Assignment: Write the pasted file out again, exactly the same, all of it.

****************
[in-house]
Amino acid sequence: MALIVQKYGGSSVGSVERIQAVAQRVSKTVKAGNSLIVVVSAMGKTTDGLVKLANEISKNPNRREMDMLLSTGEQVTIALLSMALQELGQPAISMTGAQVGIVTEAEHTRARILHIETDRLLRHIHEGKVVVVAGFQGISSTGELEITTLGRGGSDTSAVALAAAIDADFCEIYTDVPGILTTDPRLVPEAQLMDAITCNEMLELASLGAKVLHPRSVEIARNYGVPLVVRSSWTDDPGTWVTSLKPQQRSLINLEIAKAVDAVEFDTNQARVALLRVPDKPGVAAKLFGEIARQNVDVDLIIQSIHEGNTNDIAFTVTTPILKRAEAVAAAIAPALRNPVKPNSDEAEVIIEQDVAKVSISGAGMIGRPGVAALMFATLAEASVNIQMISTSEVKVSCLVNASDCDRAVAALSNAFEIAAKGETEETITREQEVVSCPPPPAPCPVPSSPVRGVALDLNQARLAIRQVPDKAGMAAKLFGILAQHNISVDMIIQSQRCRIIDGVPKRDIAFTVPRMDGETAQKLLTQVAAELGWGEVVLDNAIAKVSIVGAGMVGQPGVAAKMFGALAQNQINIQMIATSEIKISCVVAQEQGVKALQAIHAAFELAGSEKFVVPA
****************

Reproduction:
[in-house]
Amino acid sequence: MALIVQKYGGSSVGSVERIQAVAQRVSKTVKAGNSLIVVVSAMGKTTDGLVKLANEISKNPNRREMDMLLSTGEQVTIALLSMALQELGQPAISMTGAQVGIVTEAEHTRARILHIETDRLLRHIHEGKVVVVAGFQGISSTGELEITTLGRGGSDTSAVALAAAIDADFCEIYTDVPGILTTDPRLVPEAQLMDAITCNEMLELASLGAKVLHPRSVEIARNYGVPLVVRSSWTDDPGTWVTSLKPQQRSLINLEIAKAVDAVEFDTNQARVALLRVPDKPGVAAKLFGEIARQNVDVDLIIQSIHEGNTNDIAFTVTTPILKRAEAVAAAIAPALRNPVKPNSDEAEVIIEQDVAKVSISGAGMIGRPGVAALMFATLAEASVNIQMISTSEVKVSCLVNASDCDRAVAALSNAFEIAAKGETEETITREQEVVSCPPPPAPCPVPSSPVRGVALDLNQARLAIRQVPDKAGMAAKLFGILAQHNISVDMIIQSQRCRIIDGVPKRDIAFTVPRMDGETAQKLLTQVAAELGWGEVVLDNAIAKVSIVGAGMVGQPGVAAKMFGALAQNQINIQMIATSEIKISCVVAQEQGVKALQAIHAAFELAGSEKFVVPA